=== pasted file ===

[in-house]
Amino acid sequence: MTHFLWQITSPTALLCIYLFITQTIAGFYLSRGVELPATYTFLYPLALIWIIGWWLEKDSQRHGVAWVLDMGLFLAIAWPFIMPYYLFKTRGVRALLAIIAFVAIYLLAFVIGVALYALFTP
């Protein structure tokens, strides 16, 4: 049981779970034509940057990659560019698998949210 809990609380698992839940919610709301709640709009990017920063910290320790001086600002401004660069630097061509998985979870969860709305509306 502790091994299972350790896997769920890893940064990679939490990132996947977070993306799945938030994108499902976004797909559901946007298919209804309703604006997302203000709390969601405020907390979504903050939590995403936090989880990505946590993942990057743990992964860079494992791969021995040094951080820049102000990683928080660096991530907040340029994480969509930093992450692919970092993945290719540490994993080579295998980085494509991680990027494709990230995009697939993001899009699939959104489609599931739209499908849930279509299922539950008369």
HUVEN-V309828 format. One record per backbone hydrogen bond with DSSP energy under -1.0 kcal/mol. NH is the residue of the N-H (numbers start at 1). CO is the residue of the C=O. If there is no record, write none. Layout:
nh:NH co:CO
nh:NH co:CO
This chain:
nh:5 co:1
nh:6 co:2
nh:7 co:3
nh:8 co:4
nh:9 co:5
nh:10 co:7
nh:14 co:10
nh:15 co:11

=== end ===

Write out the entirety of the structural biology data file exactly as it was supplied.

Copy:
[in-house]
Amino acid sequence: MTHFLWQITSPTALLCIYLFITQTIAGFYLSRGVELPATYTFLYPLALIWIIGWWLEKDSQRHGVAWVLDMGLFLAIAWPFIMPYYLFKTRGVRALLAIIAFVAIYLLAFVIGVALYALFTP
């Protein structure tokens, strides 16, 4: 049981779970034509940057990659560019698998949210 809990609380698992839940919610709301709640709009990017920063910290320790001086600002401004660069630097061509998985979870969860709305509306 502790091994299972350790896997769920890893940064990679939490990132996947977070993306799945938030994108499902976004797909559901946007298919209804309703604006997302203000709390969601405020907390979504903050939590995403936090989880990505946590993942990057743990992964860079494992791969021995040094951080820049102000990683928080660096991530907040340029994480969509930093992450692919970092993945290719540490994993080579295998980085494509991680990027494709990230995009697939993001899009699939959104489609599931739209499908849930279509299922539950008369």
HUVEN-V309828 format. One record per backbone hydrogen bond with DSSP energy under -1.0 kcal/mol. NH is the residue of the N-H (numbers start at 1). CO is the residue of the C=O. If there is no record, write none. Layout:
nh:NH co:CO
nh:NH co:CO
This chain:
nh:5 co:1
nh:6 co:2
nh:7 co:3
nh:8 co:4
nh:9 co:5
nh:10 co:7
nh:14 co:10
nh:15 co:11